making halloumi cheese

Pressed. Look at that.

making halloumi cheese

That is a cheese!

making halloumi cheese

For halloumi, there’s a few more steps. Having turned the cheeses out of their moulds, cut them up.

making halloumi cheese

Cut, and cut.

making halloumi cheese

Once it is cut you can see what an astonishing amount of cheese it is. Remember the hot whey?

making halloumi cheese

Drop the cheese into the vat of hot whey. We leave it there for awhile;

making halloumi cheese

Then lift the cheese out;

making halloumi cheese

Rub it well with sea salt;

making halloumi cheese

And send it off to chill.

making halloumi cheese

Once it is chilled, drop the cheese into the waiting brine. The sea salt will preserve the halloumi well, for a soft cheese. Tali recommends soaking the halloumi in water for a bit to draw out some of the salt before using it.

making halloumi cheese

Have you eaten halloumi? I adore it grilled, served with lots of vegetables. Absolutely delicious. Thank you, Old Plawhatch!

quilted mats

Do you remember some patchwork quilted placemats I was making? I used the projects to experiment with patchwork and stitching various quilted patterns. Four of them were just right to fit round our table.

patchwork quilted placemat © elisa rathje 2012

I’m quite pleased with how they turned out. I quilted a diamond shape, a simple angle, overlapping circles, and squares. The patchwork on these quilted mats is quite vivid, often I prefer to turn them linen-side up. I made my own linen bias tape to finish them, amazing how that brings it all together.

patchwork quilted placemat © elisa rathje 2012

Oh, I do miss that bright little room in the old English cottage.


Since the earliest days of spring I’ve been visiting the pond on Old Plawhatch Farm, to document a project that grew out of a beautiful mentorship. A handmade boat. To celebrate the solstice and long days at the water, swimming days, boating days, I bring you the launch of the Flying Terapin.

When Callum, our 9-year-old mate in bushcraft, woodwork and art, first showed me the coracle, it was a skeleton of young coppiced branches stuck deep into the banks of the spring and woven together along the earth. Logs from a major pruning round the water (the algae on the pond needed to be reduced by exposing it to more sunlight!) weighted the top to create the boat’s shape as the young branches aged.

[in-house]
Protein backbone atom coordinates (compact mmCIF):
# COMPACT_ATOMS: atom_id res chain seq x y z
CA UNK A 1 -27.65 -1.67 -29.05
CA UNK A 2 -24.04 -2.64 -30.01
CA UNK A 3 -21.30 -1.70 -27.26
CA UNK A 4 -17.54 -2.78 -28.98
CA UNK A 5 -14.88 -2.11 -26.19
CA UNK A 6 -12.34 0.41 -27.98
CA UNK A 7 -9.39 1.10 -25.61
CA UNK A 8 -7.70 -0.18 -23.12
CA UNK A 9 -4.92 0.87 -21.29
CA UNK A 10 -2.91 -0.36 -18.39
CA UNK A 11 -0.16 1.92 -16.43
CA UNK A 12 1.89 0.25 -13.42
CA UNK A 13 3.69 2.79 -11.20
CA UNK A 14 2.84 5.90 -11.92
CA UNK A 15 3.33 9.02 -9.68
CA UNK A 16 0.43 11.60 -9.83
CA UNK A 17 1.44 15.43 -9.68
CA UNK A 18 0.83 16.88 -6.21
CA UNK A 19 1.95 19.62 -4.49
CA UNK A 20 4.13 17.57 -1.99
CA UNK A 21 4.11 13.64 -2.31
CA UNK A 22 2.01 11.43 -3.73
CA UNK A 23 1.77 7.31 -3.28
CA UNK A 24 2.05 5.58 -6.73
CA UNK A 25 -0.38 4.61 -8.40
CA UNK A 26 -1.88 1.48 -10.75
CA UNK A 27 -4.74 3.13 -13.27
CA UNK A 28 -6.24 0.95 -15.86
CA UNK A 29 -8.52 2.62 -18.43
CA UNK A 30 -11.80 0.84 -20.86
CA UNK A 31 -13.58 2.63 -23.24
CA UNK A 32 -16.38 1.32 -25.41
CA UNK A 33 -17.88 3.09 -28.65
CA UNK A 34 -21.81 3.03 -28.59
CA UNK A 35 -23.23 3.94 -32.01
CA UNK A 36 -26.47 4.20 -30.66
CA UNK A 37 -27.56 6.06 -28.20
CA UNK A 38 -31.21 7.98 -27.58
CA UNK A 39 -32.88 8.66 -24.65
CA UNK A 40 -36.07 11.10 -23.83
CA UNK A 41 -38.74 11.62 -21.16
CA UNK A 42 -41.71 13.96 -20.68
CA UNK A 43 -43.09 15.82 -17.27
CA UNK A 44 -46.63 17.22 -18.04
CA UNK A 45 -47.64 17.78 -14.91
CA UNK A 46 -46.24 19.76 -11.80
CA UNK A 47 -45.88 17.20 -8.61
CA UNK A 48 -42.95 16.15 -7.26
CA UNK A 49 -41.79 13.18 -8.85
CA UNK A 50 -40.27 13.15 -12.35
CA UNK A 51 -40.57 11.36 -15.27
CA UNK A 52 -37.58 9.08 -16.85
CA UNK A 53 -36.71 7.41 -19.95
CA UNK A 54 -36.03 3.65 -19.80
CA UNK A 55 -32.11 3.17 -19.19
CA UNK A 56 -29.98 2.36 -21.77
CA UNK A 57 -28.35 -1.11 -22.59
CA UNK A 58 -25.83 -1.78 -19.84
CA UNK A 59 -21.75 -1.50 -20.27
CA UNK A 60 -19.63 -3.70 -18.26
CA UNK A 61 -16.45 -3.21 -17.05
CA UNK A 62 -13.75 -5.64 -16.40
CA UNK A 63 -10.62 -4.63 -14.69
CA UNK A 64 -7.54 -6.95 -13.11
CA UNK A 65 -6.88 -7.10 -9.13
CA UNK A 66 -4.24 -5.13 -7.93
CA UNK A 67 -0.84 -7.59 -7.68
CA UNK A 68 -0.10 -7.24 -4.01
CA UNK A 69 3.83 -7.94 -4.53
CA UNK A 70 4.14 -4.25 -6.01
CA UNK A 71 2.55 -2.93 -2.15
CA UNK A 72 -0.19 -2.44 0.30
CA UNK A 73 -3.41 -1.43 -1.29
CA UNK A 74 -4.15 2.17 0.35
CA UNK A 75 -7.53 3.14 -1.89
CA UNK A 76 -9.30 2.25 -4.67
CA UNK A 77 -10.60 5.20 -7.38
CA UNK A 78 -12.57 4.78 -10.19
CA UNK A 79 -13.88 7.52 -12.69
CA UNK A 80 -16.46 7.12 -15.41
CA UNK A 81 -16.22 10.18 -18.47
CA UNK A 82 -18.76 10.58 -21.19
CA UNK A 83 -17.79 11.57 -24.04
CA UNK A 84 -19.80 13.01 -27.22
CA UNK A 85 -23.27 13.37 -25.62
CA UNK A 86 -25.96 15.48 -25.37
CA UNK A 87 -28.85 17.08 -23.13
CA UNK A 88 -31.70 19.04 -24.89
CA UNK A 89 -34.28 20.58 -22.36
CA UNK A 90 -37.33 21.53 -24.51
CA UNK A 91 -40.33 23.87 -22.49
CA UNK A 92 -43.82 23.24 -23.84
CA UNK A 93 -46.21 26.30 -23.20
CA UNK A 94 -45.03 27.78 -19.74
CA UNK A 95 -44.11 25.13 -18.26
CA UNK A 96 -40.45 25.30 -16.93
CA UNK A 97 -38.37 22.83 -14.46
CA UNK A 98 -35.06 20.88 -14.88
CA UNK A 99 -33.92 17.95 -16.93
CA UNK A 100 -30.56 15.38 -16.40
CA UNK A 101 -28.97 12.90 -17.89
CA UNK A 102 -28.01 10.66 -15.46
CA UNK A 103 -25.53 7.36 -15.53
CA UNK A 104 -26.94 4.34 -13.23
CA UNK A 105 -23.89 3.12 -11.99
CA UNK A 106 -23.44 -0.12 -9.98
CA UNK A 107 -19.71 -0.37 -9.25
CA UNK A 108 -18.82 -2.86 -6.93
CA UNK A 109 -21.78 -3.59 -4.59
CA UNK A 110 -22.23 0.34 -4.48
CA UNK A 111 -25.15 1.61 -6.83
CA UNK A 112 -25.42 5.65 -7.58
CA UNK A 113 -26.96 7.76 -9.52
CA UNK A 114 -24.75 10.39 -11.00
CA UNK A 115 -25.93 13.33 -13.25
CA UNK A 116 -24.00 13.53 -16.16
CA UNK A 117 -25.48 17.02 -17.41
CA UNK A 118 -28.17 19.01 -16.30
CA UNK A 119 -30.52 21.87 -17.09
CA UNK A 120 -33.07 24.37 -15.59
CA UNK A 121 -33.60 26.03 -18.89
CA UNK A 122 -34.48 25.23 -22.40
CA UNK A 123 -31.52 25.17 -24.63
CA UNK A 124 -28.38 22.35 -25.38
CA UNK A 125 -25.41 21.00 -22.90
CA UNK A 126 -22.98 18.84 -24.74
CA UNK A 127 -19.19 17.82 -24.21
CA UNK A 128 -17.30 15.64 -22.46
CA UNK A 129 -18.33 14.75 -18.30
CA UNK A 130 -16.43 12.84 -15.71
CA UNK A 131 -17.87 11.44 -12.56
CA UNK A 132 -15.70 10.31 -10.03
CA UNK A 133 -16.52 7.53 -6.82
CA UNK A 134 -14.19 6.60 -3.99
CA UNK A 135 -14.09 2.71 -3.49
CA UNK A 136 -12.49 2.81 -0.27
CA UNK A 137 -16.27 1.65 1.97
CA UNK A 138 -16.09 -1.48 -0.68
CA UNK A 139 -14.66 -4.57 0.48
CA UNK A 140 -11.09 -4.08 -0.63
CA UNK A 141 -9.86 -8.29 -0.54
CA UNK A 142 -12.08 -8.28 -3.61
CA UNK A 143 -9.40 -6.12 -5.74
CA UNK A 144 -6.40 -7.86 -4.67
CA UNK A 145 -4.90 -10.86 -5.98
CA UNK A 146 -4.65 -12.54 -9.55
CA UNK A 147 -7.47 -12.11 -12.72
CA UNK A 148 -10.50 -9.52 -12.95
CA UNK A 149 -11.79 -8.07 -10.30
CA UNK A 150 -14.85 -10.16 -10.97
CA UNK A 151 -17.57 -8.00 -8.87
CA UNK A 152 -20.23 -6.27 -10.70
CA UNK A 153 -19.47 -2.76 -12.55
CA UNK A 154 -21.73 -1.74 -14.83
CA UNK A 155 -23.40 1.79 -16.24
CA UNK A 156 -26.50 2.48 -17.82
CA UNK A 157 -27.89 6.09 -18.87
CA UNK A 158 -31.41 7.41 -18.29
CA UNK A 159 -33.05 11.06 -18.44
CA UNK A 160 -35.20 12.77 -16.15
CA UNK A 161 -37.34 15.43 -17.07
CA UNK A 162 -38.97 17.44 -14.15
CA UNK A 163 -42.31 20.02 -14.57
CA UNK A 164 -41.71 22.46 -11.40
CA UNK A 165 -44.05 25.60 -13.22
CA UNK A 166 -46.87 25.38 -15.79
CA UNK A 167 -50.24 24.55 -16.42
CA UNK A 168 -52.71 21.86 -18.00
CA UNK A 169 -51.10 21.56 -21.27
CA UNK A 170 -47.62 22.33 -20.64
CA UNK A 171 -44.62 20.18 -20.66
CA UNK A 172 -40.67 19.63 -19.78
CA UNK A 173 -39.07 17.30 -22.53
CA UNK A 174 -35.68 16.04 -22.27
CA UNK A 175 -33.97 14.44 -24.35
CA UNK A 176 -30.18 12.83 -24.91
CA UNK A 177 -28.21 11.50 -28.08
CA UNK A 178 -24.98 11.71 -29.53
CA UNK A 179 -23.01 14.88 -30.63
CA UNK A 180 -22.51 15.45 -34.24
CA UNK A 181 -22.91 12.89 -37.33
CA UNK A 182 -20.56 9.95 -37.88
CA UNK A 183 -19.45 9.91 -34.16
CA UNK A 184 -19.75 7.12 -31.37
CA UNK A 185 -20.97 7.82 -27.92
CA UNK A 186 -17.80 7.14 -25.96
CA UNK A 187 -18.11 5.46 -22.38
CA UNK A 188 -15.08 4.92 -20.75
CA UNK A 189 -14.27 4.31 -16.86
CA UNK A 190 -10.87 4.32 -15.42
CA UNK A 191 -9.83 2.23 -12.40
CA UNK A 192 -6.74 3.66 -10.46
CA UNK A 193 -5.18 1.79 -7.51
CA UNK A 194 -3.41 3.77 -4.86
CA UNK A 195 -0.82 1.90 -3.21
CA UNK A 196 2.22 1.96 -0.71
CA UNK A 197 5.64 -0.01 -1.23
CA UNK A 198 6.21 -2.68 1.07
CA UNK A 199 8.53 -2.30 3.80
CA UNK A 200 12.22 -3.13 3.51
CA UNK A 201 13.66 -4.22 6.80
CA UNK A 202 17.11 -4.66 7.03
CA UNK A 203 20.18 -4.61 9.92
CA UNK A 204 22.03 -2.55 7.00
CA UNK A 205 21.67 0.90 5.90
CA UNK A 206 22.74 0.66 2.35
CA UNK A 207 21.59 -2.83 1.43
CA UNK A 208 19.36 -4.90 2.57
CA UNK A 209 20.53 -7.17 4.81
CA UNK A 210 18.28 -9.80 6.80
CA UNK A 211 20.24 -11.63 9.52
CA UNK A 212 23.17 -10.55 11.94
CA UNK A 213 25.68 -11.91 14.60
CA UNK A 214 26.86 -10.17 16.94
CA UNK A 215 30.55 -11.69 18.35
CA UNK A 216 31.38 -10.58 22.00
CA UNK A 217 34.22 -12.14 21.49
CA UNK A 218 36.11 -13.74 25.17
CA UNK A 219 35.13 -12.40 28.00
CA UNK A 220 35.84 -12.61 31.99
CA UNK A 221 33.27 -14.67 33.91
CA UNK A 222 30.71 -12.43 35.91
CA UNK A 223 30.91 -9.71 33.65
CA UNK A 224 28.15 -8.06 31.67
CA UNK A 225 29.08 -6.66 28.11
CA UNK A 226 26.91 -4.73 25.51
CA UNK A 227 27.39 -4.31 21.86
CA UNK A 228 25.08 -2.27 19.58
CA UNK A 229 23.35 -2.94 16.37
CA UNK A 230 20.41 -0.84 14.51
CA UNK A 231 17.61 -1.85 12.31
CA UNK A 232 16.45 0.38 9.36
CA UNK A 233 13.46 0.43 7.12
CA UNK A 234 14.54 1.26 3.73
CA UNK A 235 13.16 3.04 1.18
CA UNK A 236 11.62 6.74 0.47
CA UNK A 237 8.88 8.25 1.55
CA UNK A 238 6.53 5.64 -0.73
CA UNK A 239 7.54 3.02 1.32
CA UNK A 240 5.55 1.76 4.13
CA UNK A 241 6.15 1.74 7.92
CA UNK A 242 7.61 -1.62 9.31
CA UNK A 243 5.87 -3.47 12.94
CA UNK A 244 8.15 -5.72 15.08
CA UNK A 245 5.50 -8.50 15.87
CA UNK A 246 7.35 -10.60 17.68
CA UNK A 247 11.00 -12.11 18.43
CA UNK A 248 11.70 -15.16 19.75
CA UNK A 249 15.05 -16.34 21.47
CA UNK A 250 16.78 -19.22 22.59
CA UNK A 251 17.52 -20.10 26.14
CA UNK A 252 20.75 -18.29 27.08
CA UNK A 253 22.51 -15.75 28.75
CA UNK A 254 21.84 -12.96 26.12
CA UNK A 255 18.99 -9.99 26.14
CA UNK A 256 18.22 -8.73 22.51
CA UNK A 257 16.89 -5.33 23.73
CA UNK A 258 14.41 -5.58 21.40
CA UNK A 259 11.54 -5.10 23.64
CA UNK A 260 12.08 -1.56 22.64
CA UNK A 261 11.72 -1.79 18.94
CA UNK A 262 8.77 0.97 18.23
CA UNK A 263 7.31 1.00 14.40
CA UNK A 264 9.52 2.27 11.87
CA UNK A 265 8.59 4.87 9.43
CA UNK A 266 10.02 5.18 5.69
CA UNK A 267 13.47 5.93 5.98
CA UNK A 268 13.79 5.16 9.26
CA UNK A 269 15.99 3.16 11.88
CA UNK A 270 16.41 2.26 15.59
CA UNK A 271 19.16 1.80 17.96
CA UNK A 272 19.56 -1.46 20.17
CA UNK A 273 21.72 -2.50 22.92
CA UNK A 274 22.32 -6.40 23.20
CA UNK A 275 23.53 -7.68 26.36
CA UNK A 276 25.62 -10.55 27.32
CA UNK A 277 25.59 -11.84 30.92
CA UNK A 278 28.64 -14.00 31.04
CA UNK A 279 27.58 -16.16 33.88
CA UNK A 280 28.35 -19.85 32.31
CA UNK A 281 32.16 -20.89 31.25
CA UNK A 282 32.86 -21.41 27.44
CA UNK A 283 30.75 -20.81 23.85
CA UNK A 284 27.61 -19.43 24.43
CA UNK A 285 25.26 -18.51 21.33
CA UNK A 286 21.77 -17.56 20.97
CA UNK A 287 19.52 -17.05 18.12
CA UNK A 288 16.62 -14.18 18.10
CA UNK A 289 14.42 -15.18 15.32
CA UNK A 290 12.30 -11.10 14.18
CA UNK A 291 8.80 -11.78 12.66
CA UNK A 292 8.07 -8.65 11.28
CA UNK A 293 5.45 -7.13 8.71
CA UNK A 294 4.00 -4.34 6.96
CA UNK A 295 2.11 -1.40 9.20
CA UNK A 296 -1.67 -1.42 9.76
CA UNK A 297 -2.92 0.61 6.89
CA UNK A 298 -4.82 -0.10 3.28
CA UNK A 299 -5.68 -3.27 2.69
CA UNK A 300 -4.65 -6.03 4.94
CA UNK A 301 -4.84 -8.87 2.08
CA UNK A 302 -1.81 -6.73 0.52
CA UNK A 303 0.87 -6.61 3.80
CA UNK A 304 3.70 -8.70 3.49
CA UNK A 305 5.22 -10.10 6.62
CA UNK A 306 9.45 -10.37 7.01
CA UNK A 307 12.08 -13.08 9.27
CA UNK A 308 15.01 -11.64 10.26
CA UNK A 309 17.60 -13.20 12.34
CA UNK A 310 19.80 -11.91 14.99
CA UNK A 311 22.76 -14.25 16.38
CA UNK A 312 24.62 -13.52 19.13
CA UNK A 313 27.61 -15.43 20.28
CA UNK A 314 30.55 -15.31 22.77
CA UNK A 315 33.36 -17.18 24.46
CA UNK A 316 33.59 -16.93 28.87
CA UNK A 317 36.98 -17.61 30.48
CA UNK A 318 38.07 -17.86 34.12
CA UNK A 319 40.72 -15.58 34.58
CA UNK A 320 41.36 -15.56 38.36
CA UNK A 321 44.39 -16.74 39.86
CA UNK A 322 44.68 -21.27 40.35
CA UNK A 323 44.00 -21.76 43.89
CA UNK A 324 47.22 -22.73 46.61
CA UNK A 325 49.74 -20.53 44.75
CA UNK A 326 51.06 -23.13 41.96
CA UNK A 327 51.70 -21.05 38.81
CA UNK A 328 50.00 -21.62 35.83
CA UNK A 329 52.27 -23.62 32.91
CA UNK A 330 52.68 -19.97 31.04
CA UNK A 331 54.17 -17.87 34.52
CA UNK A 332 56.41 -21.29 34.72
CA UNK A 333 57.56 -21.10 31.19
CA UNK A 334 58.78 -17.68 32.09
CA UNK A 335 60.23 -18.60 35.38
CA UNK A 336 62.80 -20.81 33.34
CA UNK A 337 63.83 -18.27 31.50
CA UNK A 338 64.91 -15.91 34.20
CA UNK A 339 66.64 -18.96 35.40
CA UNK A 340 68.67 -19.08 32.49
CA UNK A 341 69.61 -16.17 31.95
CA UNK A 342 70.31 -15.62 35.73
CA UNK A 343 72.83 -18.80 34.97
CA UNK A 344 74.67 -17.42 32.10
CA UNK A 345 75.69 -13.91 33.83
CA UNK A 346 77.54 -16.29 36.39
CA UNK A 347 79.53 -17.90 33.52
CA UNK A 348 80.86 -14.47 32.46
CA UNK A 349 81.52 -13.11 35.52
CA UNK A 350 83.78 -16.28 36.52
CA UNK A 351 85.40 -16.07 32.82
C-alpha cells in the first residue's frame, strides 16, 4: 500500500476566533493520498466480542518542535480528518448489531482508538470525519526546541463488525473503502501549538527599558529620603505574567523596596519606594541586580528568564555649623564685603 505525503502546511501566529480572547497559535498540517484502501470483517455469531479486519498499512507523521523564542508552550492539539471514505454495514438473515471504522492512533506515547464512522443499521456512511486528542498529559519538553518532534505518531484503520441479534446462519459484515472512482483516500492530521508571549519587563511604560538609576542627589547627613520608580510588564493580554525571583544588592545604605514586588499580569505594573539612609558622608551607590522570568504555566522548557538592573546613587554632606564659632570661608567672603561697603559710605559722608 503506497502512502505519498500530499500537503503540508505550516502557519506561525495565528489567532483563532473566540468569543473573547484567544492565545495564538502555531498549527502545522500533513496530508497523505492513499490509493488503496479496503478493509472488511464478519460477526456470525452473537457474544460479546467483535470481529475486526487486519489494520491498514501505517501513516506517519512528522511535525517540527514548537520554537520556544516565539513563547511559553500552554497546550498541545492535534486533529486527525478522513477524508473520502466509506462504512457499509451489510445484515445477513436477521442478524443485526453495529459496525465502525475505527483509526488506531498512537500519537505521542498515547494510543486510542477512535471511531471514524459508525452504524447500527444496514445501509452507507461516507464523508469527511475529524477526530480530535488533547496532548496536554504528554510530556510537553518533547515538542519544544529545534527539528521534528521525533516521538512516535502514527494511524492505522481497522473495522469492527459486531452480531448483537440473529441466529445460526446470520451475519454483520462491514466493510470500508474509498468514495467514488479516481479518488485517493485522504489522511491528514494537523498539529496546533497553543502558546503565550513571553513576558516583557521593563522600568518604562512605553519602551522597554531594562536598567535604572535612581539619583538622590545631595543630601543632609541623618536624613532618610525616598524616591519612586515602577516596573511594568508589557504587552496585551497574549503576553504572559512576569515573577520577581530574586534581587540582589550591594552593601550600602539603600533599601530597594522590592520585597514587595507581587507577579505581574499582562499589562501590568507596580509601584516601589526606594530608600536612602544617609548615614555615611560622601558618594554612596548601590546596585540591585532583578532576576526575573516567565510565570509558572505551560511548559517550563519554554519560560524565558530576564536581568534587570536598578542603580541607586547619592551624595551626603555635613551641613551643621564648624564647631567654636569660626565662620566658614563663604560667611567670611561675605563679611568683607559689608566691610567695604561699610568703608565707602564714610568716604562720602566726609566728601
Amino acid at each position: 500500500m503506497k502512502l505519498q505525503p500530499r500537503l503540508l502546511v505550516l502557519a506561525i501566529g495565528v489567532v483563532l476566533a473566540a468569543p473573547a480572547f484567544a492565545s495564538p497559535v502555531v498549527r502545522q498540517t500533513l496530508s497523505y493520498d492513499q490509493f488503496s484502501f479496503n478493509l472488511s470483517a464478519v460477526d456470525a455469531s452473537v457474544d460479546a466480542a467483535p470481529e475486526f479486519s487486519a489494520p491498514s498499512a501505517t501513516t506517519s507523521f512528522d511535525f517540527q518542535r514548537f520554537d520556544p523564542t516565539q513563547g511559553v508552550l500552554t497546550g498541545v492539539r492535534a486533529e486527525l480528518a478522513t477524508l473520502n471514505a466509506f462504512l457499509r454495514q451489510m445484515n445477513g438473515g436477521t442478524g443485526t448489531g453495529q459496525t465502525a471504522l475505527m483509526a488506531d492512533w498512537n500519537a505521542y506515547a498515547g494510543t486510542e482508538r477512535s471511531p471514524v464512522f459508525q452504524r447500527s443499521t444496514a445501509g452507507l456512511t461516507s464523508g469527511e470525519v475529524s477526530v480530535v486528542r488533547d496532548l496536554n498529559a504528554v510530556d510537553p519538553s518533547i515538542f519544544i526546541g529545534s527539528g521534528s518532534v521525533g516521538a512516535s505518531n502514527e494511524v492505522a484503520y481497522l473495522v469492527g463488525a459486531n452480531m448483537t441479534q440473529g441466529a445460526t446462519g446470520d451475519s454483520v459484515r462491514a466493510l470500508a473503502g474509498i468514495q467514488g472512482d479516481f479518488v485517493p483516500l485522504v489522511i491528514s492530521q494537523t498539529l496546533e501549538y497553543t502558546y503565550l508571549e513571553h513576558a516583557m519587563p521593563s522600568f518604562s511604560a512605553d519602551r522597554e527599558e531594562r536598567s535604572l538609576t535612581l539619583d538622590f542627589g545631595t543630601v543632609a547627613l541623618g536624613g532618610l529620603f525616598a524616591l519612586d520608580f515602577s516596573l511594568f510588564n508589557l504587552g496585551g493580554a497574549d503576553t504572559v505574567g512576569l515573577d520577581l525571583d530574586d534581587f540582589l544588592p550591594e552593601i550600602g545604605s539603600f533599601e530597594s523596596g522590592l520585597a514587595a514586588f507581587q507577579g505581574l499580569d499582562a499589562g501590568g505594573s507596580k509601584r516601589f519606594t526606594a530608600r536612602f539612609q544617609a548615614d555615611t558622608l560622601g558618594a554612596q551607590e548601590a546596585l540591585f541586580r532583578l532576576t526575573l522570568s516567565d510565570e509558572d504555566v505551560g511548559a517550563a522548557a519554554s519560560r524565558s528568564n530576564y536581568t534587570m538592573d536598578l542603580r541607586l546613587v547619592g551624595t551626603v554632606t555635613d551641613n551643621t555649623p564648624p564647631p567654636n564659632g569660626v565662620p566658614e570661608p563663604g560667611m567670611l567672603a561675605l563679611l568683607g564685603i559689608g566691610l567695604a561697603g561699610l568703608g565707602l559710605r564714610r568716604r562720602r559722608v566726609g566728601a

the coracle wood
This is the coppice where the new, bendy, sprouting branches were cut from. I love the tradition of building a boat beside the water where it will be set afloat, and using the materials found around it.
<the coracle woven
On my next walk on to the farm the framework had been woven together with more young shoots. In the farm shop one day I ran into Callum’s mentor, the affable Daniel Yabsley, and asked him about the project.
the coracle
Calico would be a traditional cover, but being fairly expensive, Dan helped Callum attach a tarpaulin to the framework instead. Canvas or animal skins were also used for these types of boats. One beautiful day in June a crowd of us joined the boatbuilders down at the old spring to launch the coracle. We flipped it over, off the bank and into the water. You can see the seat wedged in, not an easy project in itself.
the coracle launch
I think a mentorship is such a brilliant way to learn. One into the boat, two into the boat;
the coracle - they're off!
And they’re off! The boys used just one paddle and a wiggly sort of rowing.
Once round the pond and to the bank for passengers. The coracle is astonishingly stable! A race with the rowboat, and just about everyone (and their dog, truthfully) had a go.
the coracle © elisa rathje 2012 with thanks to james mccabe
Even me. What a thrill, to be out on the water on a beautiful day, in a handmade boat. Callum popped open a bottle of sparkling blueberry juice to mark the occasion.
the coracle © elisa rathje 2012 with thanks to james mccabe
(For the coracle thrill-seekers amongst you, you might like to know that one can spin round in circles rather quickly.) Such a wonderful old British tradition, coracle building. Happy summer solstice!

knaves acre

Knaves Acre is the 400-year-old cottage in Sussex that we had the utter delight to live in for a couple of years. Such a community, such wonderful countryside, and a beloved circle of friends. The old cottage is featured in the summer issue of the British interior design magazine, Heart Home. There are beautiful, inspiring spaces in every issue, do go have a look. Would you like to see Knaves from their perspective? Here are some of the images.